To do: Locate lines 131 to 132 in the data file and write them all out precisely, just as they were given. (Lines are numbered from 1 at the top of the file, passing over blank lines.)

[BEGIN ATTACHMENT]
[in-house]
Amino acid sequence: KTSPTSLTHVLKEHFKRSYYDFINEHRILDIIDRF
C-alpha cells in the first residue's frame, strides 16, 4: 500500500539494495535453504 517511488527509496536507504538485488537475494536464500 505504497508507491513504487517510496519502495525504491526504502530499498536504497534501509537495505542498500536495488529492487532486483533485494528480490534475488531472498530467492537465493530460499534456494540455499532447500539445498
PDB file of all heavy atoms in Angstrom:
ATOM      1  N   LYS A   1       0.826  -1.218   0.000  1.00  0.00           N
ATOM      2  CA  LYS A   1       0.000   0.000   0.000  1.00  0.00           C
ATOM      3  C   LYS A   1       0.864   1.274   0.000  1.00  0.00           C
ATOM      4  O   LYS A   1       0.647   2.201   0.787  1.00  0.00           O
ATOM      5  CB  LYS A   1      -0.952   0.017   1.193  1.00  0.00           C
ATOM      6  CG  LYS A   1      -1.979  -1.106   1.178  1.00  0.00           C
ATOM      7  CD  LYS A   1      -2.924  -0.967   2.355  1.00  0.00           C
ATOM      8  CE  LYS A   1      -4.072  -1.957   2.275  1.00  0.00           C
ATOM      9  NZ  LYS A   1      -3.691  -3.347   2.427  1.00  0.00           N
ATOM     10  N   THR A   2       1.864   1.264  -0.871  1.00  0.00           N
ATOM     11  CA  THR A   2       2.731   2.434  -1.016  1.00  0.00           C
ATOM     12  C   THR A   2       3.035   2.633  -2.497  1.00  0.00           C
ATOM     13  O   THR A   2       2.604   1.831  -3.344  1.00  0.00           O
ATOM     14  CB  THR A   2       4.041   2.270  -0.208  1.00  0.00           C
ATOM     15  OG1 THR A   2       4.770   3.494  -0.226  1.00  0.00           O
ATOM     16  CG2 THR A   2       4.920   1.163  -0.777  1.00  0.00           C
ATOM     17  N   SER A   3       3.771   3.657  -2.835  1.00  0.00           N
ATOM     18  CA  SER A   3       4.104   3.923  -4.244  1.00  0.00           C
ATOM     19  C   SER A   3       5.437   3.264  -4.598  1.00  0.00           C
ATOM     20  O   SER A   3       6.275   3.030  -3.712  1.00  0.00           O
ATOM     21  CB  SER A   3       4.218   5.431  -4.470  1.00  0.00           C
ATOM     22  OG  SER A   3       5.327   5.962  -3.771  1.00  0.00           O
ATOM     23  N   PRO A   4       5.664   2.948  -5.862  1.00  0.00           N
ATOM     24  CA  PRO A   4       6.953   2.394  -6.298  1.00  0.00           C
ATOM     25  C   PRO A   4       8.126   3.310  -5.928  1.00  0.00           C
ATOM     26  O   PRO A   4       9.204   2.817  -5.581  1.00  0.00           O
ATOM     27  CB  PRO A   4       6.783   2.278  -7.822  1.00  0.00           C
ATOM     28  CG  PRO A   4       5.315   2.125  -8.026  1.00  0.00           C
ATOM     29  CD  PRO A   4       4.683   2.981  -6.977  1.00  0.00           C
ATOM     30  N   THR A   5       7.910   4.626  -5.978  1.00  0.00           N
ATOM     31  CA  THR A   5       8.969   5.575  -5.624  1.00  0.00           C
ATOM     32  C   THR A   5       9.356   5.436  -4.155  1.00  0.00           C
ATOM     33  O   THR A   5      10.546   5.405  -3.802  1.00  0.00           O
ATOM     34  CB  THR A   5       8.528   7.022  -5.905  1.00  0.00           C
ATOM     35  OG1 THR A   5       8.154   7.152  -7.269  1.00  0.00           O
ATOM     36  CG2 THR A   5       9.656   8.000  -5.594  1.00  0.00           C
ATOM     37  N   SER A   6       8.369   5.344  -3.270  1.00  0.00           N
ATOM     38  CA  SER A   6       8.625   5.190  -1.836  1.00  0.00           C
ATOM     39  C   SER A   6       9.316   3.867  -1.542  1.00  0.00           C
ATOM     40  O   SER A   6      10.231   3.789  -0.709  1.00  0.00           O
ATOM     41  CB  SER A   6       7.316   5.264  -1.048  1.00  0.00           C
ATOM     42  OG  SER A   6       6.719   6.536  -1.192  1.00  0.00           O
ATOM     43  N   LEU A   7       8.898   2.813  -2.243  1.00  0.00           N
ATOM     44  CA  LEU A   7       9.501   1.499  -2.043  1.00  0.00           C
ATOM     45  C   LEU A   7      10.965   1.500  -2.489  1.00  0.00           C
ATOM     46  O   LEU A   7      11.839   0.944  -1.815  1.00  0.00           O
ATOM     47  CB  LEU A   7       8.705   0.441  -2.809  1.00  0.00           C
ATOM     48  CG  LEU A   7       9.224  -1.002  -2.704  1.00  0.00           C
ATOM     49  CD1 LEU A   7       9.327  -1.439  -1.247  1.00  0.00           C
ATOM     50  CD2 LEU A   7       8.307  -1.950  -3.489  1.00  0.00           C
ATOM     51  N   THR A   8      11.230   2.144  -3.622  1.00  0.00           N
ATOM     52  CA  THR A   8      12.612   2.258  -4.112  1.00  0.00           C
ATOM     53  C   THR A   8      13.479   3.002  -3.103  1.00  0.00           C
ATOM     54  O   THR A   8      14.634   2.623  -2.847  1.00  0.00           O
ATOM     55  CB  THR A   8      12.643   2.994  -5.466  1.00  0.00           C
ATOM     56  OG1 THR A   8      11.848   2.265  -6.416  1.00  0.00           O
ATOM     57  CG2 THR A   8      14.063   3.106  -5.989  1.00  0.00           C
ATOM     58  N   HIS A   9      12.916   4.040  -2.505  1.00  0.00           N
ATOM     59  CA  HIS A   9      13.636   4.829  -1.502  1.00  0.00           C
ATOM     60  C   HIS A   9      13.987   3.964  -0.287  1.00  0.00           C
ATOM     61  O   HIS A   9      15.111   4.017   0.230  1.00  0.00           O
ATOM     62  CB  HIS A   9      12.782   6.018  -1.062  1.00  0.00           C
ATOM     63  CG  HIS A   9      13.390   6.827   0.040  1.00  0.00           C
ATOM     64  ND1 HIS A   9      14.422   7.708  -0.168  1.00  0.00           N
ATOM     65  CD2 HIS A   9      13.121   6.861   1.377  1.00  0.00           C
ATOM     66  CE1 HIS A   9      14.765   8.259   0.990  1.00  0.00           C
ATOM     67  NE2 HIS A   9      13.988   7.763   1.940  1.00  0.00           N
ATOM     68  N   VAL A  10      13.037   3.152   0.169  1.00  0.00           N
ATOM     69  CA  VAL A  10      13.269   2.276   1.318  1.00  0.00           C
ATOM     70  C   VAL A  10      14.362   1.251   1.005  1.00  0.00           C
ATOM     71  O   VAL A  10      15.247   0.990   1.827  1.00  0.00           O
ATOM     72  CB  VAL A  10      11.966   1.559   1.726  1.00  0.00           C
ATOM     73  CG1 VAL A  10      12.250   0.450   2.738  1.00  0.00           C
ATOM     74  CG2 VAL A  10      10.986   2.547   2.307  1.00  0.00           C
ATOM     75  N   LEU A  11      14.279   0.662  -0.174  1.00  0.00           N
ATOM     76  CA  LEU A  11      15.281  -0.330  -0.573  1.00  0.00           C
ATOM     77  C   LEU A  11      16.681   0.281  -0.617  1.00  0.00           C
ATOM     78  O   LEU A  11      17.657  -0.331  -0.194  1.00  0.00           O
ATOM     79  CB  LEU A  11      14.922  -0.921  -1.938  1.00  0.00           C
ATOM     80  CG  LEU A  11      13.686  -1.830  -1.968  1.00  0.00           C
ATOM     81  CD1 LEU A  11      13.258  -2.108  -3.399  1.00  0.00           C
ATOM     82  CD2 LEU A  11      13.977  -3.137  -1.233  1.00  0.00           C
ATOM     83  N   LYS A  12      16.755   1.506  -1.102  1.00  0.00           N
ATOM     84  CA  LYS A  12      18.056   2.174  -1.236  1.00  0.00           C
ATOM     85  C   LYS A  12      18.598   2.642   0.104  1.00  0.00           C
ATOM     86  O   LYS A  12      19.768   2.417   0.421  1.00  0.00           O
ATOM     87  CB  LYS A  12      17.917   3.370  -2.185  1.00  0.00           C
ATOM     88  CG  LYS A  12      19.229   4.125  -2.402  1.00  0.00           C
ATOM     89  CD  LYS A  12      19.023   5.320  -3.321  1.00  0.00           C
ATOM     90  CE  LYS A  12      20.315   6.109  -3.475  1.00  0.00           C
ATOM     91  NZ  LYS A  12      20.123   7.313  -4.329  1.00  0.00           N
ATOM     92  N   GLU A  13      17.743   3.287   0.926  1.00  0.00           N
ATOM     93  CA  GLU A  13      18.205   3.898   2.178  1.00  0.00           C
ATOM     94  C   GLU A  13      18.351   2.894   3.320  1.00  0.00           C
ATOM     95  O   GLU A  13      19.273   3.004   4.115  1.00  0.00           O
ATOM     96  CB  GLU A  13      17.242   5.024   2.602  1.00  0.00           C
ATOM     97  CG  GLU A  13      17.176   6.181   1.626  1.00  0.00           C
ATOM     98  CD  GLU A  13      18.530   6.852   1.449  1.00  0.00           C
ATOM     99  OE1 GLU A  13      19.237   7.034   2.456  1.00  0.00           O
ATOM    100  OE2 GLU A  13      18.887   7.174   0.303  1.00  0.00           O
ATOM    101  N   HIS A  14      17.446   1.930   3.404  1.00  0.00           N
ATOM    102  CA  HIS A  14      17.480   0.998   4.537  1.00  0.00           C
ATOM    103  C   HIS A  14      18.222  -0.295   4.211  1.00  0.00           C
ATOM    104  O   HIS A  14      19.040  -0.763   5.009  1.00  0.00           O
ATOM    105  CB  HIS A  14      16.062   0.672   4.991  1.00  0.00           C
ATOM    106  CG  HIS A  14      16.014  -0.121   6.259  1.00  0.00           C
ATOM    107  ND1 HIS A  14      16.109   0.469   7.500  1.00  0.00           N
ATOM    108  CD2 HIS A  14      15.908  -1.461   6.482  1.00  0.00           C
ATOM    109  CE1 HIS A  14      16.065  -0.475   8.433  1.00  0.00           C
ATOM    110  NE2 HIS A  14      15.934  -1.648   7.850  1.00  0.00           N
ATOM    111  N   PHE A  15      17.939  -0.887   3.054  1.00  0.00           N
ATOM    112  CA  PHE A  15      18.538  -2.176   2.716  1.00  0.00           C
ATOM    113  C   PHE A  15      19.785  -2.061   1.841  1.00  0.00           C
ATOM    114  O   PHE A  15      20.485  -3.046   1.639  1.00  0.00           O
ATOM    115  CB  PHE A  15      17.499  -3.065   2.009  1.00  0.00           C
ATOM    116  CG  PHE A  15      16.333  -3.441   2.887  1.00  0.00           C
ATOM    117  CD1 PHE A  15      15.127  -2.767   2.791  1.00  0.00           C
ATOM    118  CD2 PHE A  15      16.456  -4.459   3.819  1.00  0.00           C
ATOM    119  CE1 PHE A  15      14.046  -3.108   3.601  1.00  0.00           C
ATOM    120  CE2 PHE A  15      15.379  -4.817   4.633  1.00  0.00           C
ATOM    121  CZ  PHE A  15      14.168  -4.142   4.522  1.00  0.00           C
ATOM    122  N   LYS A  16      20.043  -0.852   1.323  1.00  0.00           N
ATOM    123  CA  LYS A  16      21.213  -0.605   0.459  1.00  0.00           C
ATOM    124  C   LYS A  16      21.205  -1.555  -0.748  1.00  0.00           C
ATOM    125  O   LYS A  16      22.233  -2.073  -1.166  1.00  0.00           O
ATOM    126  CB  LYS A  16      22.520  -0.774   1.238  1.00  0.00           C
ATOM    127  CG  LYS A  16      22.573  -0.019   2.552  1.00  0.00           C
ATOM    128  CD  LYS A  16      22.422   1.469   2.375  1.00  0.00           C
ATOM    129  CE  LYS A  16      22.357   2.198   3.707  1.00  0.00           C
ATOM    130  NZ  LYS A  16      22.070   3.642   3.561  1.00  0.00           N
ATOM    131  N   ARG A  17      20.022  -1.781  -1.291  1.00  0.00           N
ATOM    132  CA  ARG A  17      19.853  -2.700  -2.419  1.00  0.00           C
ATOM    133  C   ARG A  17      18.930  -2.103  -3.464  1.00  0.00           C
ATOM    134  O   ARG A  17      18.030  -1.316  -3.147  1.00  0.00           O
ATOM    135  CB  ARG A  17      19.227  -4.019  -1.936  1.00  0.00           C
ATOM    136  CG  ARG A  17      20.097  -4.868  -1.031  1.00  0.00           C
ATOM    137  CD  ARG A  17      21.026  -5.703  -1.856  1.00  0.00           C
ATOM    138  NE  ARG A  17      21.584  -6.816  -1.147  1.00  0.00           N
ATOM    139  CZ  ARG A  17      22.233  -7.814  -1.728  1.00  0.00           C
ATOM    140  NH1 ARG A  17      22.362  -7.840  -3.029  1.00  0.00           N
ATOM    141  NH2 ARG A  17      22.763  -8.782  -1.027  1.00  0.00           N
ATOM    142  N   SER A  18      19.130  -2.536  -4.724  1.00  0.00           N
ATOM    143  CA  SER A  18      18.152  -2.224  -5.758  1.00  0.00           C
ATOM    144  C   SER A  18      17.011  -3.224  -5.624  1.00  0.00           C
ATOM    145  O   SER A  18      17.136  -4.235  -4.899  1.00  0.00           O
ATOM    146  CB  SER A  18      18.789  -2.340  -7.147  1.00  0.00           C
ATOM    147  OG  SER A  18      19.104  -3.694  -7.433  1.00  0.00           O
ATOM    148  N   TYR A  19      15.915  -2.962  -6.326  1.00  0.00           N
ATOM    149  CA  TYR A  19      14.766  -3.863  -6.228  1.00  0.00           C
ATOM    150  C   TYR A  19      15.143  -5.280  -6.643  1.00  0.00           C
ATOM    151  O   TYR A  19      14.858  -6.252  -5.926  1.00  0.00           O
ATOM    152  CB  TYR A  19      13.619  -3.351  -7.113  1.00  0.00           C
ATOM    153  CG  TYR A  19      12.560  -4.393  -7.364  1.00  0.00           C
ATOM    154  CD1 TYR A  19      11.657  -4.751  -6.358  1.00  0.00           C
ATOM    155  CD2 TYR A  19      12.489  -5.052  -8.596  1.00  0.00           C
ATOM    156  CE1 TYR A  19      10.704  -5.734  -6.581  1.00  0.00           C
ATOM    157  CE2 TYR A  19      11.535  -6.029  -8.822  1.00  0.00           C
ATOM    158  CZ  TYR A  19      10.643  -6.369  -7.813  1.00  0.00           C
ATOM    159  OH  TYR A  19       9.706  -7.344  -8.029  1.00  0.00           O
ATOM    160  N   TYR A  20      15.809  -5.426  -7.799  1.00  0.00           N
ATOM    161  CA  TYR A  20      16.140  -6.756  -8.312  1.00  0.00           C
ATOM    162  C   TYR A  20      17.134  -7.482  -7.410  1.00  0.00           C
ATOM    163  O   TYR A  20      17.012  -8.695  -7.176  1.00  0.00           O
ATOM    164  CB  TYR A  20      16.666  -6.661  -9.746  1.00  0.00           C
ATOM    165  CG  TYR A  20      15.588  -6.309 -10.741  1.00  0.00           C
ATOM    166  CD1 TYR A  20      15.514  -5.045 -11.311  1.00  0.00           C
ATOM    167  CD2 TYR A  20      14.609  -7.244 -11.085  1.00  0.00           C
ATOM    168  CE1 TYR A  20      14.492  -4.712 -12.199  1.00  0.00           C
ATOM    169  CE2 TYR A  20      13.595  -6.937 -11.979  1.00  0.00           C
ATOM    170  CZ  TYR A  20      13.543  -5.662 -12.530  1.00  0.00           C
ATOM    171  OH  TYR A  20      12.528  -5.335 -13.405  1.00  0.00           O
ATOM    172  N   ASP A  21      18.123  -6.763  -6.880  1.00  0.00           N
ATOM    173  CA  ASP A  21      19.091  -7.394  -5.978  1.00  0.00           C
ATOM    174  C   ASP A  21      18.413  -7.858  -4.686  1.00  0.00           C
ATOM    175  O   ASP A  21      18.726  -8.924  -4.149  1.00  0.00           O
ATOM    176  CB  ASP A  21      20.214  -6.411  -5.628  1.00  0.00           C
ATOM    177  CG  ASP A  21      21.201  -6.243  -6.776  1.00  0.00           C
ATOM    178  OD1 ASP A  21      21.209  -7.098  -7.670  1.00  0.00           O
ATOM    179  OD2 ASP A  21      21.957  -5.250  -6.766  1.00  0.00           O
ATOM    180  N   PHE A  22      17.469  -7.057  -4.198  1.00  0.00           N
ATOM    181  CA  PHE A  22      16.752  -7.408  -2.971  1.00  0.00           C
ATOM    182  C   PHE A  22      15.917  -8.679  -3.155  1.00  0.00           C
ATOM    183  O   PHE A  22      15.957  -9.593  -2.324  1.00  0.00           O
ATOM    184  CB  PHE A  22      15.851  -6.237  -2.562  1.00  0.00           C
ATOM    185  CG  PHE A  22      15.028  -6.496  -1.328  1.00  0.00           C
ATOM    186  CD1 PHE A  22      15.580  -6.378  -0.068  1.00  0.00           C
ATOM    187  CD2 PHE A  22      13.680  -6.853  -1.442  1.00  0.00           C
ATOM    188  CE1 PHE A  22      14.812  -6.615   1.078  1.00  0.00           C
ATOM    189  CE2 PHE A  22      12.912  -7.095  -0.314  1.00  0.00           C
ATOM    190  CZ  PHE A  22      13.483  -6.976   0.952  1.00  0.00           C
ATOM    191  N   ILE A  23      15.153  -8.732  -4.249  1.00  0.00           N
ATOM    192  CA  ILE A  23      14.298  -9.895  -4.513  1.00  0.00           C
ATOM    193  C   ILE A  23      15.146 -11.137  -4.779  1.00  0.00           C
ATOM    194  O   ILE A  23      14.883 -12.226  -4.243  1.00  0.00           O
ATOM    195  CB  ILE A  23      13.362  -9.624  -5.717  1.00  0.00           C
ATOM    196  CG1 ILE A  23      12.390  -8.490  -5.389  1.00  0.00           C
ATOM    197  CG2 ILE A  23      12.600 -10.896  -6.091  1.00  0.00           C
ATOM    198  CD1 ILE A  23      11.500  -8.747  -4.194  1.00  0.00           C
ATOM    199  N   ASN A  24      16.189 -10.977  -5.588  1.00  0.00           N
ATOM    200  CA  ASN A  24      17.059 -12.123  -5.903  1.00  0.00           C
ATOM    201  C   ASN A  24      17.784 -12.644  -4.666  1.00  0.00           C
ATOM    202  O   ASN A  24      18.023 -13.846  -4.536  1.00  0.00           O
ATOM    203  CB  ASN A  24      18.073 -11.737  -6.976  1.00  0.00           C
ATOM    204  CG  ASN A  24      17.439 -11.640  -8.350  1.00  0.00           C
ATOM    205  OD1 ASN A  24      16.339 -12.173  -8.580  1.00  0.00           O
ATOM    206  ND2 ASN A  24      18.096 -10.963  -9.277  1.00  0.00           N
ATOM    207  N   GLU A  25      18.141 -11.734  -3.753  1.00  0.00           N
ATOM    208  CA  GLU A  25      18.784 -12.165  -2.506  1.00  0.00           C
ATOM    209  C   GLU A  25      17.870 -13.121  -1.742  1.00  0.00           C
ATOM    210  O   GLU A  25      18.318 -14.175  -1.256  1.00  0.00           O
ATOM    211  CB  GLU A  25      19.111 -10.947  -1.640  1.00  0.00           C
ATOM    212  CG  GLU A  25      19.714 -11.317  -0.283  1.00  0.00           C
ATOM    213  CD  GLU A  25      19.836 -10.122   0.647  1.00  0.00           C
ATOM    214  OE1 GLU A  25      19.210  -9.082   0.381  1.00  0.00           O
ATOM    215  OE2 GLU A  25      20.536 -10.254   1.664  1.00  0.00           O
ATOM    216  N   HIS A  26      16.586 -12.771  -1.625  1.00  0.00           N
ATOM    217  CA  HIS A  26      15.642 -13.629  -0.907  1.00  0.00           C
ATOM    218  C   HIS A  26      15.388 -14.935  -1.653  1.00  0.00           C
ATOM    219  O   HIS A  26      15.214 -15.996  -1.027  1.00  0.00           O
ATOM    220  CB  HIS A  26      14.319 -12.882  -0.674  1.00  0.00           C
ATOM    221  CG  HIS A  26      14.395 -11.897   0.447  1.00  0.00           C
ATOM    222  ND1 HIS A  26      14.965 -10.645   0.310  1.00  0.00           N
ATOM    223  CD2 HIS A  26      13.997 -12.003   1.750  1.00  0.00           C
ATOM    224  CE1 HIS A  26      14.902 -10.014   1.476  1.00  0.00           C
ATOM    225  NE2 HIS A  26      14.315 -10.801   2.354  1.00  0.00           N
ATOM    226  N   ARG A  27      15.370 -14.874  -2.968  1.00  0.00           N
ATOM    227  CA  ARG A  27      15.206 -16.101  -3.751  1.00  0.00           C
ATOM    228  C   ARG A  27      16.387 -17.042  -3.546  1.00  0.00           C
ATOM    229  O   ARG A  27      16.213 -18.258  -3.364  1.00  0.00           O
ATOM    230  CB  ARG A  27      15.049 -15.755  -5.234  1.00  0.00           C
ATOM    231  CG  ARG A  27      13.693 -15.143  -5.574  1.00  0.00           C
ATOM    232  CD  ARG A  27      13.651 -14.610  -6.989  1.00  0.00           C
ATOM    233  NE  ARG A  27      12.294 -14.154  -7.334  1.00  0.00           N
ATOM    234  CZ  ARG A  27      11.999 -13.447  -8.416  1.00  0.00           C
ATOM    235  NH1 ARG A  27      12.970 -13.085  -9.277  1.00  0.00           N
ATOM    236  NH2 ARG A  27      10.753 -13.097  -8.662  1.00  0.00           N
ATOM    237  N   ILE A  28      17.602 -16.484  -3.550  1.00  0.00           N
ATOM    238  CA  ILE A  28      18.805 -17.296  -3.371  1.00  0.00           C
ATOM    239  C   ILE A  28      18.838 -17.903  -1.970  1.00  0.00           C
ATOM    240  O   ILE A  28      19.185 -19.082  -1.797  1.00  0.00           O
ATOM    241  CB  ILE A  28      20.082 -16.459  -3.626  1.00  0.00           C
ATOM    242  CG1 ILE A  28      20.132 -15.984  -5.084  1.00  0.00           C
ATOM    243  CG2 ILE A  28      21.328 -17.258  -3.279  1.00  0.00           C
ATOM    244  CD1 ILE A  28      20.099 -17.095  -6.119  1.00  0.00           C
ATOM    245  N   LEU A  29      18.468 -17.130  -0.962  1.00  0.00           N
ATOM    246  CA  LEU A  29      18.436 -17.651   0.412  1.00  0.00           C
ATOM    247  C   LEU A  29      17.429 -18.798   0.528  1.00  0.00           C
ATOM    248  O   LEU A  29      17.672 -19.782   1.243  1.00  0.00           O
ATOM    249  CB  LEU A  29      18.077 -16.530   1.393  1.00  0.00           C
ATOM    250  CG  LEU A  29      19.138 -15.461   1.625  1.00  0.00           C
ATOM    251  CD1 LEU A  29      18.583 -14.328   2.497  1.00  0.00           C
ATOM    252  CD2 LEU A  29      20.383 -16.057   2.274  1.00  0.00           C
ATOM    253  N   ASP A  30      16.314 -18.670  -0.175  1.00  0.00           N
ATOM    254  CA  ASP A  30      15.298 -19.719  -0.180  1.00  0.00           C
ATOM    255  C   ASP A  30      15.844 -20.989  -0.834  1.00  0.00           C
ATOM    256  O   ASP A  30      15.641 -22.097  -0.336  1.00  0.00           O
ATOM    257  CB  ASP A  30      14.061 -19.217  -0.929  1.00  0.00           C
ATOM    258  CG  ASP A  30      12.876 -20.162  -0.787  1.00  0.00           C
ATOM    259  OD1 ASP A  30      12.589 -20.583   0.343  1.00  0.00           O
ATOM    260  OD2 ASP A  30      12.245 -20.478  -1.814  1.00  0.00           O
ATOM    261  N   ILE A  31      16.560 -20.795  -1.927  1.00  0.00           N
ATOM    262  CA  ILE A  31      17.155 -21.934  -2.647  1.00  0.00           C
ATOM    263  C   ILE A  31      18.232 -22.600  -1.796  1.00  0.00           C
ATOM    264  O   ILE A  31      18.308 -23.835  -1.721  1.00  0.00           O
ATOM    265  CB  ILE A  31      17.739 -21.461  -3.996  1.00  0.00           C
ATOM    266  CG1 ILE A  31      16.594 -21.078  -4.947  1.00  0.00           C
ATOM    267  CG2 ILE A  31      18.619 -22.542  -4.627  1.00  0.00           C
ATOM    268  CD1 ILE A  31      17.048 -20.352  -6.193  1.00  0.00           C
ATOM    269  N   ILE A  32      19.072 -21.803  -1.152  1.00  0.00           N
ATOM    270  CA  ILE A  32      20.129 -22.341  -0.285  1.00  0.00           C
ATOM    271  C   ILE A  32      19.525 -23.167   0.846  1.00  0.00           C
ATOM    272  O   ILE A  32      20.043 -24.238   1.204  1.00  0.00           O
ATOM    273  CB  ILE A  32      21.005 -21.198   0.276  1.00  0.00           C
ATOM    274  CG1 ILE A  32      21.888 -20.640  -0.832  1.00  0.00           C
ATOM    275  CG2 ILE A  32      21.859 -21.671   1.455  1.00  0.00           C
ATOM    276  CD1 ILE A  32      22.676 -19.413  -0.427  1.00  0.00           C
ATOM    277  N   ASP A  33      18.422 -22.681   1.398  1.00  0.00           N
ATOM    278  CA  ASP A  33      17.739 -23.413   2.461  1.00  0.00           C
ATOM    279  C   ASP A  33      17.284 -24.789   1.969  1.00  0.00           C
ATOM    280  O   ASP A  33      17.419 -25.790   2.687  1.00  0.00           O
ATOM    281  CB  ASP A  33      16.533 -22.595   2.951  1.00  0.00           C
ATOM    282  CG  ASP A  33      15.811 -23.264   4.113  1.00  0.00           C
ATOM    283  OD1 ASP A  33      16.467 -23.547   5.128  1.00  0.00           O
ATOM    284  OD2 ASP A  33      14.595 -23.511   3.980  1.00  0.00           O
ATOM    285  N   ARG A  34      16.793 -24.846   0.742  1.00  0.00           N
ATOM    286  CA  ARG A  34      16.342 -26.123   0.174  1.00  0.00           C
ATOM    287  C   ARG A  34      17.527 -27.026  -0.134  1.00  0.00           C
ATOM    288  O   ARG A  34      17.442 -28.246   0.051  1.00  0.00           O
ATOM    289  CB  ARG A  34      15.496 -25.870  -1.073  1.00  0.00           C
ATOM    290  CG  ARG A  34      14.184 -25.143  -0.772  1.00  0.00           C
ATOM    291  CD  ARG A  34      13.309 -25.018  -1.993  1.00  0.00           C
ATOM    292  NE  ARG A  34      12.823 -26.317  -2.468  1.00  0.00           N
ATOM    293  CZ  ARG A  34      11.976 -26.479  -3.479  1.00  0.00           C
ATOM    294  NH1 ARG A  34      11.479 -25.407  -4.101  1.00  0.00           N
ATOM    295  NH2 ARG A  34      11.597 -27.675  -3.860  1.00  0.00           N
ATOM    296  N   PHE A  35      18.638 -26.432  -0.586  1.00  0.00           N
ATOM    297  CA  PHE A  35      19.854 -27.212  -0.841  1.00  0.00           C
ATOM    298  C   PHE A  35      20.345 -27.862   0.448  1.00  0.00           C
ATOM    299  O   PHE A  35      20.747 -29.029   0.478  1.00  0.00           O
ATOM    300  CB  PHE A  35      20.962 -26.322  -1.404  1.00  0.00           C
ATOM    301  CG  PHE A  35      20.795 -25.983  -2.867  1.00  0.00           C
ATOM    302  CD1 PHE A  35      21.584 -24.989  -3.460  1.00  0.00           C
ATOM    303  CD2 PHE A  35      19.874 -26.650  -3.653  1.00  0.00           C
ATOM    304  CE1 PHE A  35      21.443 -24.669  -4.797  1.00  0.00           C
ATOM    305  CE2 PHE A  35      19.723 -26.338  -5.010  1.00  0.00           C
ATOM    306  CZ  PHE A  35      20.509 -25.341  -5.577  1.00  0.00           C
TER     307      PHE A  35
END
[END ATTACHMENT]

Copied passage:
ATOM    127  CG  LYS A  16      22.573  -0.019   2.552  1.00  0.00           C
ATOM    128  CD  LYS A  16      22.422   1.469   2.375  1.00  0.00           C